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Occassionally ambitious but often timid would-be blockbuster
on 9 November 2007
Heavily diluting Irwin Shaw's doorstop novel about two American soldiers and one Nazi whose paths gradually converge over the years from 1939-45 into an expensive but mostly not very good, often surprisingly studiobound CinemaScope soap opera, 1958's The Young Lions delivers a lot less dramatic weight than you'd expect from a film featuring both Marlon Brando and Montgomery Clift.
The two stars only encounter each other in the film's last couple of minutes and don't even share a scene, but there's little doubt that if they did it would have been Brando who would have walked away with it, and not just because he has the most interesting character. Despite looking every inch the blonde Aryan ubermensch, his Christian is a much more sympathetic creation than the character in Shaw's novel, here a somewhat naïve believer in the Nazi Party who is gradually disillusioned and destroyed by the brutality he sees in service that takes him from Paris to North Africa and, ultimately, a near-abandoned concentration camp. In the novel Christian remained an unrepentant Nazi to the end, killing Clift's Jewish soldier before being killed himself, but the novel changes him from bully into victim in what would become the clichéd screen image of `the good German' who doesn't realise what the Nazis really are until it's too late (a change that infuriated Clift). Yet Brando, playing his part softly, manages to convince in a way his co-star never does, especially in his early scene when he tries inarticulately to explain to an American girl why he thinks the Nazi Party is a good thing for Germany.
Sadly there's no doubting that the film's biggest liability as far as casting goes is Montgomery Clift, delivering one of the worst and most inappropriately amateurish performances you'll ever see from a great actor. Even allowing for the effects of the accident that left half his face paralysed, he's hopelessly miscast despite the role being reduced to little more than a variation of his From Here to Eternity persona: looking much older and frailer than his years, it's impossible to believe he's the young A-1 soldier other characters talk about. It's hard to tell whether he genuinely improves in the second half of the film or you just get used to the array of clumsy mannerism and inflections he adopts: certainly his last big speech is a painful bit of curiously underpowered overacting. Knowing that Clift felt it was his finest screen work and was certain it would land him an Oscar only makes it seem all the more painful. By contrast, Dean Martin's less prominent role as a Broadway star pulling strings to stay out of the front line who befriends him is much more convincing. Maximilian Schell, sounding curiously like a young Alan Arkin, also makes an impression as Brando's ruthless immediate superior, as does Parley Baer as Christian's bon vivant friend.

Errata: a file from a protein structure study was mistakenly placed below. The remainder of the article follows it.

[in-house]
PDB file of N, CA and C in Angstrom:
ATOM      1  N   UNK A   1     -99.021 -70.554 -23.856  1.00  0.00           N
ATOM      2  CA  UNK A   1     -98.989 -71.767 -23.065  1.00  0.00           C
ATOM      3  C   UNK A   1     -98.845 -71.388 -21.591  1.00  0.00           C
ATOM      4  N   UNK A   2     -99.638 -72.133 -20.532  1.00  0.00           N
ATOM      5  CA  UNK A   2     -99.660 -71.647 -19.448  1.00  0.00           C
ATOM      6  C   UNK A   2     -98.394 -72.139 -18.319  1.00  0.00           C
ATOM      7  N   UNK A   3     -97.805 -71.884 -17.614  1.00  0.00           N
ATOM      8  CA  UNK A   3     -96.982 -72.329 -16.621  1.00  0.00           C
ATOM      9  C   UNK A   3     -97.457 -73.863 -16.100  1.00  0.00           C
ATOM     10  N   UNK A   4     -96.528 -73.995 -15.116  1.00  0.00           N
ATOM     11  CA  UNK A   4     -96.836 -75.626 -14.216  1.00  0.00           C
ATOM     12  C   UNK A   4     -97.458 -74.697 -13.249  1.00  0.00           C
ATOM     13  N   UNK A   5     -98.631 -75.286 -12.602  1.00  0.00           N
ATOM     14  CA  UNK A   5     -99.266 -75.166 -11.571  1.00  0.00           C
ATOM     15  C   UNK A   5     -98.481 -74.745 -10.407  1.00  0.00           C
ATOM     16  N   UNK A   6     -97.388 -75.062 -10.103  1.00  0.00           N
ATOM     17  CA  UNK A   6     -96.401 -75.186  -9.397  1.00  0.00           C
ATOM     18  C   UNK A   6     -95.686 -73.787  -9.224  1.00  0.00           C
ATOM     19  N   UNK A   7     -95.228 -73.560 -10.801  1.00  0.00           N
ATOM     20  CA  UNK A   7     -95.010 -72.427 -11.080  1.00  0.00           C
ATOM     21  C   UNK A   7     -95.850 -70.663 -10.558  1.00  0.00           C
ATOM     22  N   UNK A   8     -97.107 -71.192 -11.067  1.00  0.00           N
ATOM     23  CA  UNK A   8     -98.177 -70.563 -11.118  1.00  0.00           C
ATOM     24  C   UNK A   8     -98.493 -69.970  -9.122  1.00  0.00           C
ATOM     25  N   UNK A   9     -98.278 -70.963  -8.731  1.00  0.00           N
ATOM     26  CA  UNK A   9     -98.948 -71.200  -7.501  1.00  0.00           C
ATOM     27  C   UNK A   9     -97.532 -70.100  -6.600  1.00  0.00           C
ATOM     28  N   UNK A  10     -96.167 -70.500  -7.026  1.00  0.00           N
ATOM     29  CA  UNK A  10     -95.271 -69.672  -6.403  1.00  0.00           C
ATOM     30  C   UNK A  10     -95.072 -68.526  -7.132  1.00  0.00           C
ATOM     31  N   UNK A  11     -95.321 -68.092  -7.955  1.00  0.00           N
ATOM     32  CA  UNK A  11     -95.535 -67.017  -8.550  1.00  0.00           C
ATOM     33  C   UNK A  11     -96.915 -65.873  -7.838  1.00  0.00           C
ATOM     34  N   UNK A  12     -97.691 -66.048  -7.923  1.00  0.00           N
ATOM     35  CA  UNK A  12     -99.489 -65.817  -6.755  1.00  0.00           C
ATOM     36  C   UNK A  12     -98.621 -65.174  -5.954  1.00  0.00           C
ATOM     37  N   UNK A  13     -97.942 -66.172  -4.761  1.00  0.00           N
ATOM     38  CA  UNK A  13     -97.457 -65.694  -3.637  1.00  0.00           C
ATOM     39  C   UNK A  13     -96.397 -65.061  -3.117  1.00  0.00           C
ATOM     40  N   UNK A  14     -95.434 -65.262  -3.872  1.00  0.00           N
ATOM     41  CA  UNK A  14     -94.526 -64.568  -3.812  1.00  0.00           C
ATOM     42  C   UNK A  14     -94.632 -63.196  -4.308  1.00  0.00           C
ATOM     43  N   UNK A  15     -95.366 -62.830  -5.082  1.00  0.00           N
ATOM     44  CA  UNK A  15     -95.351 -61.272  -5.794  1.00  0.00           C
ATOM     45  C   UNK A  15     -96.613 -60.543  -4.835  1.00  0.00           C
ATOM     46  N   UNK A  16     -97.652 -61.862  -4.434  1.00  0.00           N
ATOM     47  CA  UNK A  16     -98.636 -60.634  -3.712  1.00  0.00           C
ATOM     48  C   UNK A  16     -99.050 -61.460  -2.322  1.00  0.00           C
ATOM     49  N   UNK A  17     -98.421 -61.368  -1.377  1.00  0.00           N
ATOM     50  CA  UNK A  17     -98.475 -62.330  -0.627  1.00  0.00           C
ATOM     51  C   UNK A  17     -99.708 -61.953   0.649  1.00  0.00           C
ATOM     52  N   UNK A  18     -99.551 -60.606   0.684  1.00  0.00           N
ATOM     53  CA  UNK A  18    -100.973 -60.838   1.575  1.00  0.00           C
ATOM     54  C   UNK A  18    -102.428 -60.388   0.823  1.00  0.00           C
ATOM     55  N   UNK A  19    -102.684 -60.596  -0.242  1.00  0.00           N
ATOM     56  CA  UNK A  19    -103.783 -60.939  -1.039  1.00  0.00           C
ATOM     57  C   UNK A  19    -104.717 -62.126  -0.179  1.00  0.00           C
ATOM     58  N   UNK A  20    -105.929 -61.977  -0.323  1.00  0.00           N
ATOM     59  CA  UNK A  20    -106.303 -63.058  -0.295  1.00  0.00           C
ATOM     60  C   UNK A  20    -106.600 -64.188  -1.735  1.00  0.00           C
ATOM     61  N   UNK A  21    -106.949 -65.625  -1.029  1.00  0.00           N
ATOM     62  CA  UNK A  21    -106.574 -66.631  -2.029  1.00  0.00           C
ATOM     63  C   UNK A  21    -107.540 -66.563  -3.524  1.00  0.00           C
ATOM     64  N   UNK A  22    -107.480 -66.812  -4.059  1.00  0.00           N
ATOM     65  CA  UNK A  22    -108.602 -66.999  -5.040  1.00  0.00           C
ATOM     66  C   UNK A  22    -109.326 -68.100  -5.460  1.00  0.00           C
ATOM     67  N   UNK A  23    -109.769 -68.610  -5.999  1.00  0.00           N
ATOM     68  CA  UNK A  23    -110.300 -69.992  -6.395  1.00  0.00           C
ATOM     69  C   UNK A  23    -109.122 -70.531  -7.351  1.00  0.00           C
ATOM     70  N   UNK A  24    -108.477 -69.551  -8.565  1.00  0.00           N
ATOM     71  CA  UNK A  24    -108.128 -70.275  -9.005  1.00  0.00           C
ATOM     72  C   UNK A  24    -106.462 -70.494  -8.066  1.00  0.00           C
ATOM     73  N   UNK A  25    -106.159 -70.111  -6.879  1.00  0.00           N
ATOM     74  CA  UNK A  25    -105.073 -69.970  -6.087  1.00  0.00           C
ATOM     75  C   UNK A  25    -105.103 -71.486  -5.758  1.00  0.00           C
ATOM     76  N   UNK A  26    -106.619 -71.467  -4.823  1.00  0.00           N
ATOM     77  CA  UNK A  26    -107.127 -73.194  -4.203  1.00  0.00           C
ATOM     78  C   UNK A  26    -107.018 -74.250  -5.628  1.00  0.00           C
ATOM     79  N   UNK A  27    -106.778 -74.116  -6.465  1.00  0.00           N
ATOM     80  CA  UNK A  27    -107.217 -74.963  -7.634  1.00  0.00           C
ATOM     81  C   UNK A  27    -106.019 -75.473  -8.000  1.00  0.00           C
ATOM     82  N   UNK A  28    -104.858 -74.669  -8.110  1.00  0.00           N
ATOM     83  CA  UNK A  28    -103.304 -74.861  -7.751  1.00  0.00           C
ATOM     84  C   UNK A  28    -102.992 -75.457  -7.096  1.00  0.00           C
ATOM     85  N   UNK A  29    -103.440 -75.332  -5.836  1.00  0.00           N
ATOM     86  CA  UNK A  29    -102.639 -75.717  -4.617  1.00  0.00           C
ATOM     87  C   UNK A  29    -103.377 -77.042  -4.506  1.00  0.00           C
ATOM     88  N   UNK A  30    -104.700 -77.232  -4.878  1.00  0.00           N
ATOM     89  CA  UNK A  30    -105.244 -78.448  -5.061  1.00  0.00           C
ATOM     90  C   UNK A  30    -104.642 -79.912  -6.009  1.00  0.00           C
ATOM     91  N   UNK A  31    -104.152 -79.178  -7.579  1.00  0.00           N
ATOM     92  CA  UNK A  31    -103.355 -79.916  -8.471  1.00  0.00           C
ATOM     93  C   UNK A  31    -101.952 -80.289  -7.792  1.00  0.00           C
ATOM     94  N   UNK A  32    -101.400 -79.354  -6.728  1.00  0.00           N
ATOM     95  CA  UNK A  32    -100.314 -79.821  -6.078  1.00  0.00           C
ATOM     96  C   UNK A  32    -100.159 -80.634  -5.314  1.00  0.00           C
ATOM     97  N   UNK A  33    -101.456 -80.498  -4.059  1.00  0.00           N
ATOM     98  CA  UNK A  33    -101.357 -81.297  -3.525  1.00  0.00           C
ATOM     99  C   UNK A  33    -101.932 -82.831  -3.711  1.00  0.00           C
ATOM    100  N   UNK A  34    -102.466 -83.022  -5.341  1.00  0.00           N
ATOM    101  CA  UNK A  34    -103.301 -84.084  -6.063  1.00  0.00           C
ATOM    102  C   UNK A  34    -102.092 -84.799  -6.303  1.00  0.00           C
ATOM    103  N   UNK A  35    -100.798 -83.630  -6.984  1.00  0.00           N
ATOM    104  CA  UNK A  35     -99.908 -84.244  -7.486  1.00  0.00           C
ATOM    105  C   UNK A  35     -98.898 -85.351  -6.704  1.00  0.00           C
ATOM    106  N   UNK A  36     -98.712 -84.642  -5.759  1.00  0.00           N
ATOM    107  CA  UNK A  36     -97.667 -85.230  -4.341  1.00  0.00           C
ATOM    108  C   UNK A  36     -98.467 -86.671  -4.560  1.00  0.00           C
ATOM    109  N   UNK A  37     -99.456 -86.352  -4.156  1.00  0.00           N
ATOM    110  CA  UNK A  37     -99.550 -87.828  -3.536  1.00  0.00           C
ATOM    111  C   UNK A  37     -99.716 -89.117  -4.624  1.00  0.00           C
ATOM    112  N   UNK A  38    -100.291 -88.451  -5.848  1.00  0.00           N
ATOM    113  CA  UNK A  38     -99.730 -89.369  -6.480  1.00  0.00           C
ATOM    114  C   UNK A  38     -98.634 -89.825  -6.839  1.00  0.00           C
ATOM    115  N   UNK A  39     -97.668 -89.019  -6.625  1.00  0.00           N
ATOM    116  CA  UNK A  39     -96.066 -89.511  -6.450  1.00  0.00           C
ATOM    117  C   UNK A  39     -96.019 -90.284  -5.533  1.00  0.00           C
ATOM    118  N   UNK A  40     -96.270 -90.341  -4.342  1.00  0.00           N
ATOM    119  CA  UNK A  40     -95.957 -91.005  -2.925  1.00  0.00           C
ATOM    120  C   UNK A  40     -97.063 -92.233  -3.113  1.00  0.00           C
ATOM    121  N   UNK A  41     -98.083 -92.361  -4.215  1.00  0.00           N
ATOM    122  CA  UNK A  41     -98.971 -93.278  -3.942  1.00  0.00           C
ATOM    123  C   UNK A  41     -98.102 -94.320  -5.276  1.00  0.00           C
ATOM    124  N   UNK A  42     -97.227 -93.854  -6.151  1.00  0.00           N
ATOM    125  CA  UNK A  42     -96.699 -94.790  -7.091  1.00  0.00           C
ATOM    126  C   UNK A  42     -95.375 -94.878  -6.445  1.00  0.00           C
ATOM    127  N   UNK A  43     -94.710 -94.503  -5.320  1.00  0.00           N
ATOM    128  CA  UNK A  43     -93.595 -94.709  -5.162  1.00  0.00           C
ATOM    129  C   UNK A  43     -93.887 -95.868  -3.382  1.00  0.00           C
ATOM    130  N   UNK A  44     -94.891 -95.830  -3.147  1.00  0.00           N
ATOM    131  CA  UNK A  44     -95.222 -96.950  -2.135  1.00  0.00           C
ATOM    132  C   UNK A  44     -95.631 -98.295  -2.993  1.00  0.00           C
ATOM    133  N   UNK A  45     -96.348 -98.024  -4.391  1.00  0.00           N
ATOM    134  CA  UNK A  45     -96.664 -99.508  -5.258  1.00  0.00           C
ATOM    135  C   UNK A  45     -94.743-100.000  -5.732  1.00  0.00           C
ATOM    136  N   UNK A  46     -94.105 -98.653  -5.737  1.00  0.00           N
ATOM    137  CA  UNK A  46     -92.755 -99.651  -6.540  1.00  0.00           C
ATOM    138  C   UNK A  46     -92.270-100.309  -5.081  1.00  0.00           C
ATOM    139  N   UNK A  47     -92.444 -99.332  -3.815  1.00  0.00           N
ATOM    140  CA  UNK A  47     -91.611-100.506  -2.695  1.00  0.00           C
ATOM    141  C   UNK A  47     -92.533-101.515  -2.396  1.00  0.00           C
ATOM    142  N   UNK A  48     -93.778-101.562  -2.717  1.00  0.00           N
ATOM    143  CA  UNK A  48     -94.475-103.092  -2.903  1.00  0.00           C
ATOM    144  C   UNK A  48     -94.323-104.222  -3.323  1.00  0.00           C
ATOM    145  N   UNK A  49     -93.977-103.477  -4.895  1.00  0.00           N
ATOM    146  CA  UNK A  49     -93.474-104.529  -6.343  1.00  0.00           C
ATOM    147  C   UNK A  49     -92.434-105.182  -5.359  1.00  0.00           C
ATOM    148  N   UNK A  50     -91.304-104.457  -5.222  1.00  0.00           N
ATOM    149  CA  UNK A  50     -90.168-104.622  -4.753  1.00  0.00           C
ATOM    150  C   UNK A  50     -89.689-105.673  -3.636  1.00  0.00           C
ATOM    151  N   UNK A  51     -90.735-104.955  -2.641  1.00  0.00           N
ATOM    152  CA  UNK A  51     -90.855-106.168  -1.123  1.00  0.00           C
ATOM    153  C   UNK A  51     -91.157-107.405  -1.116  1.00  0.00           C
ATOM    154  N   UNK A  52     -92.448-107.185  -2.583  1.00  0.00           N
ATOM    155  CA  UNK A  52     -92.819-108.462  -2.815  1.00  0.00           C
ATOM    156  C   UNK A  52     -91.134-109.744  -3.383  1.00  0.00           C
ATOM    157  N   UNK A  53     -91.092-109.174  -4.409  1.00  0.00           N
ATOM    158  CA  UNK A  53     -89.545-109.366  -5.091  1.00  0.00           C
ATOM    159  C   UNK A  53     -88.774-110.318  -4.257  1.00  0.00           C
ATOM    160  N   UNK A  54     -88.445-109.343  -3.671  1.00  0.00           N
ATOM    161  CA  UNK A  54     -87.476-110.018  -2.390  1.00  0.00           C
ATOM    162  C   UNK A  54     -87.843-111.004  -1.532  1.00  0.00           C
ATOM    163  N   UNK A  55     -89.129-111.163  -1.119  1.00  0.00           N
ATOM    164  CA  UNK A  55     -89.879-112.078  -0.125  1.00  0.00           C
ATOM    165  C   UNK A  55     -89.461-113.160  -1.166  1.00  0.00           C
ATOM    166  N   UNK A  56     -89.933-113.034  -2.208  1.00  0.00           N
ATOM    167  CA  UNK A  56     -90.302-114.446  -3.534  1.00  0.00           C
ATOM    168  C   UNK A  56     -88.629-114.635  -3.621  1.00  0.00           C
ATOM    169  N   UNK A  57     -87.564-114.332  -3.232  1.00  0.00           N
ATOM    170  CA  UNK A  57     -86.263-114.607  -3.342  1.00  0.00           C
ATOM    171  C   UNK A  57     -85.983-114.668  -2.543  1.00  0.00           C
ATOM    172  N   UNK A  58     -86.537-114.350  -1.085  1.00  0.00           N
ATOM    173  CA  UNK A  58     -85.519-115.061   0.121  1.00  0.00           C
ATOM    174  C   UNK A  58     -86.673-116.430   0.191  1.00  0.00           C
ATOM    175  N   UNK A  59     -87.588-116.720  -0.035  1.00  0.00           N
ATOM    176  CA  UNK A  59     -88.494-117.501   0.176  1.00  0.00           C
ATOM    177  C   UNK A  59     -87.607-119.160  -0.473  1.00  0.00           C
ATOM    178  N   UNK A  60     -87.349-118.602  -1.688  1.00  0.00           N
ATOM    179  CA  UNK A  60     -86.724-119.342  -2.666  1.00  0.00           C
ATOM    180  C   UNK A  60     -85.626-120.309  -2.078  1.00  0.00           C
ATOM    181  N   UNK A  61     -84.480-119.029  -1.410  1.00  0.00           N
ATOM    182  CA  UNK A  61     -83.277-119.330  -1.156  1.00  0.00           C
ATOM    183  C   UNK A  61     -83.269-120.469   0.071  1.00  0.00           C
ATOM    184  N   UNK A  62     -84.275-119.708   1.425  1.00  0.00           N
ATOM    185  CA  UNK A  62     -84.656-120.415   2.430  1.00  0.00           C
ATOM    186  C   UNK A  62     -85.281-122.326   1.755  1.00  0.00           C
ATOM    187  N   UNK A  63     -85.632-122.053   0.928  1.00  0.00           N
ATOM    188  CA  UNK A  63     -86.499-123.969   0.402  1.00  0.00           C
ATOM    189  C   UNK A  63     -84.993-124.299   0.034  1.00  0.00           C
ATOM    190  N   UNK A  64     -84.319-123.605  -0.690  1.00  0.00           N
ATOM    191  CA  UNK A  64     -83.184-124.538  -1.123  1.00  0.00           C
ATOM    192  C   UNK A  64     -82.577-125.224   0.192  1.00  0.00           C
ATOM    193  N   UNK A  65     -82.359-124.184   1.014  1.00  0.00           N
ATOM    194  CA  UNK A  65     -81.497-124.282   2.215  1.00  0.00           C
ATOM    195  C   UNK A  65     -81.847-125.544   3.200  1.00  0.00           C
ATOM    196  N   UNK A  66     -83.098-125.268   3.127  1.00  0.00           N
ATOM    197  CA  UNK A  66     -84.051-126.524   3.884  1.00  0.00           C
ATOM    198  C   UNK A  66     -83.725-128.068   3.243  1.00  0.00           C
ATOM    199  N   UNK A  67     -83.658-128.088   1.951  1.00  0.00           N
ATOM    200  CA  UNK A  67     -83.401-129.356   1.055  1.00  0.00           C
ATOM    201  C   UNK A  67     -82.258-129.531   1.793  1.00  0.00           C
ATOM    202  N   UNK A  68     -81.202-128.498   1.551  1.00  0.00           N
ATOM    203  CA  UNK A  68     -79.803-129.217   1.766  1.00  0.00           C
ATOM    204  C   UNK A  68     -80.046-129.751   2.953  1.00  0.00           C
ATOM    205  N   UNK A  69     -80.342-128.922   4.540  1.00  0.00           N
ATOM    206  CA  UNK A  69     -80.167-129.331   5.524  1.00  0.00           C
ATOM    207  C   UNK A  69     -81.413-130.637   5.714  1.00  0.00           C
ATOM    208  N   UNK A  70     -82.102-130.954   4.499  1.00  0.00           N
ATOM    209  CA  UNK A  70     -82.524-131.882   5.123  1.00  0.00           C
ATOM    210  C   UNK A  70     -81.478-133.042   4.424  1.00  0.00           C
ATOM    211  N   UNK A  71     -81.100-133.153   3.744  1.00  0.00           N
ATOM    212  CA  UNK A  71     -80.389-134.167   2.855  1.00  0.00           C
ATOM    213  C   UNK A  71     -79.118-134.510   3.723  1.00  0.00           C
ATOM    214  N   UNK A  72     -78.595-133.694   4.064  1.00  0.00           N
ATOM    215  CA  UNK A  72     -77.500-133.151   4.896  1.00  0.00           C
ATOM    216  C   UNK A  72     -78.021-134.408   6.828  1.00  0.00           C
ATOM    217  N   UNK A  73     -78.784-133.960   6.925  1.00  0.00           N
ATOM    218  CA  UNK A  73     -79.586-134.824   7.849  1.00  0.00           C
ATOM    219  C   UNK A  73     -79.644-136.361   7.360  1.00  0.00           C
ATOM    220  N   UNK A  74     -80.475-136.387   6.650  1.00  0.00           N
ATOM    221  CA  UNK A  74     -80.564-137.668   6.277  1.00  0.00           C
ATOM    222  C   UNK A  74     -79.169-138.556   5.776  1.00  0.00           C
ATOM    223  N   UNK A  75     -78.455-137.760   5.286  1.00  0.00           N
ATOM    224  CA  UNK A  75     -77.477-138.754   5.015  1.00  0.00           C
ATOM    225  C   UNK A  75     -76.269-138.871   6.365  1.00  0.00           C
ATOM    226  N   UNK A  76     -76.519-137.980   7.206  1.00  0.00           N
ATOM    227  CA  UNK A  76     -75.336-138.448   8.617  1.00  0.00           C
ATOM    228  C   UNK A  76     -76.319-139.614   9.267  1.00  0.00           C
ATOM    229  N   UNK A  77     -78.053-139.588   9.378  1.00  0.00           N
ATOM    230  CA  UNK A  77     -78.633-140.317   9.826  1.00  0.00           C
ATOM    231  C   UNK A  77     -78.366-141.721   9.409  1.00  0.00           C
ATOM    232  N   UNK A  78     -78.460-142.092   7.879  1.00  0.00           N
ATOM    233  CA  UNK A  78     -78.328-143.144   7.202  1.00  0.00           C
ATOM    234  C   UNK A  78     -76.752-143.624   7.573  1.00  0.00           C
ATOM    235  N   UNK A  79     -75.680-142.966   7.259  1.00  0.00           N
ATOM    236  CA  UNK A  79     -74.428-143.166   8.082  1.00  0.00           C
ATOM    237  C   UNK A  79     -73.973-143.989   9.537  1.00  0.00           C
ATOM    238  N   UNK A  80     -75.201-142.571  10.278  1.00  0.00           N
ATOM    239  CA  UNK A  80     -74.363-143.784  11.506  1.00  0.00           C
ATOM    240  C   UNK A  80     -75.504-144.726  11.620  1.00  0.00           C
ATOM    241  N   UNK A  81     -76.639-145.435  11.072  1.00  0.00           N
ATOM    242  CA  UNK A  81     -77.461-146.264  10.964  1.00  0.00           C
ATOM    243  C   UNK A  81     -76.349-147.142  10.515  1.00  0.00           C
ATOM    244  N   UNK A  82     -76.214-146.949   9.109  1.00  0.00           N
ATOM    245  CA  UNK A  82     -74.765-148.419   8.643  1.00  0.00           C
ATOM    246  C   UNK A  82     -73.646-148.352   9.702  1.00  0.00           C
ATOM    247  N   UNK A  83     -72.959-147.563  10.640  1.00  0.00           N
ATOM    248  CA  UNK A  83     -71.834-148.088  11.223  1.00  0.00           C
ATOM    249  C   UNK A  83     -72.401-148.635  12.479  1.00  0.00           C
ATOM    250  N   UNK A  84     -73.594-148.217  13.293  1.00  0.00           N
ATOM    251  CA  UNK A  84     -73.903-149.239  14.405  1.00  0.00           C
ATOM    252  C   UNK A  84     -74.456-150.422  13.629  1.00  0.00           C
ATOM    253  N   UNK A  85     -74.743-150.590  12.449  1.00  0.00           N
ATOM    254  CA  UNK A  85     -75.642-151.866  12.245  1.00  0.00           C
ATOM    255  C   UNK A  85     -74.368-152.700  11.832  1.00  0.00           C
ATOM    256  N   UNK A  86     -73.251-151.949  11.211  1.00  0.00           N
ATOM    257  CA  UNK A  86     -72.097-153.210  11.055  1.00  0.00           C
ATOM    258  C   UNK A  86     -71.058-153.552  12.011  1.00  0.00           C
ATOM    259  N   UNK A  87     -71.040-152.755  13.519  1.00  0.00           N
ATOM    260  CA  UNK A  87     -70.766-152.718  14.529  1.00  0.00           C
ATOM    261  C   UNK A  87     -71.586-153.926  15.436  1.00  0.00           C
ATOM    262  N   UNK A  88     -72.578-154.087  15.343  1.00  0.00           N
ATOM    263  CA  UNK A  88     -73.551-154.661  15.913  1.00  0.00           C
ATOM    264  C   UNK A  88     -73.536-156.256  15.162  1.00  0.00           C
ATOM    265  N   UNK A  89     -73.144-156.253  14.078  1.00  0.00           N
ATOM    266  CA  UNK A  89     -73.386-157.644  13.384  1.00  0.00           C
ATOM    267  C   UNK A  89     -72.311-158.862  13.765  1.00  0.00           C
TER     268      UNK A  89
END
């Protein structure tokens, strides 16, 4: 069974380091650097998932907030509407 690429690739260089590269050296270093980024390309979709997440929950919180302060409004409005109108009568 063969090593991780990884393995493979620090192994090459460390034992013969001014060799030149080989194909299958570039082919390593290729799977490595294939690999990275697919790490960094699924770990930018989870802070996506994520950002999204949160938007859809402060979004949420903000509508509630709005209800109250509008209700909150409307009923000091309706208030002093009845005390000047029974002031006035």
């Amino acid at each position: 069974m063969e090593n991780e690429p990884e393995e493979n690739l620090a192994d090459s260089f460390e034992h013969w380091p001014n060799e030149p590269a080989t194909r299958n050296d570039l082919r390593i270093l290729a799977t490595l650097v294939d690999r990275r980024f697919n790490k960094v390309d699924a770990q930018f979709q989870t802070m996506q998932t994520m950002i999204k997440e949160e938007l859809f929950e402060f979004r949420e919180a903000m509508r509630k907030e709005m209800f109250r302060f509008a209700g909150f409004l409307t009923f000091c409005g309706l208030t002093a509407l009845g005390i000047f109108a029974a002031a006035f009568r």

George Stevens had tried to make the film years earlier, and he'd probably have done a better job of it than Edward Dmytryk who, post-blacklist, directs like a man who isn't taking any chances and who doesn't want any trouble. It's very much an old-school, rather stolid production for much of the running time, with limited location work in Europe and stock newsreel footage mixing less than convincingly with overfamiliar standing sets on the 20th Century Fox backlot.
There are moments when the picture briefly sputters into life: a sequence of triumphant Nazi soldiers swarming over the steps of the Sacre Coeur in Paris like flies on a sugarlump as they take tourist photos of each other; an uncomfortable walk through a small town as Clift's prospective father-in-law who has never even met a Jew is forced to face his own anti-Semitism; Brando walking through the decimated streets of a blitzed Berlin; and an encounter with a self-justifying concentration camp commander who prides himself on being a good soldier (a scene somewhat compromised by half of his dialogue being dubbed by a French actor and the rest played in his own thick German accent). Certainly there is enough to make the film worth watching despite the not always convincing romantic subplots - Dean Martin and Barbara Rush's being particularly confused and underwhelming - but nowhere near enough to make the film live up to its potential, let alone become the `most revered film of this generation' that the film's laughably hype-heavy trailer promised.
Aside from trailers for other Fox war films (including a bizarre DVD trailer for Tora! Tora! Tora! designed to make it look like Pearl Harbor!) the only extra on the Region 1 NTSC DVD is that over the top original trailer for the film, which spends almost as much time promoting producer Al Lichtman as it does the cast or the film!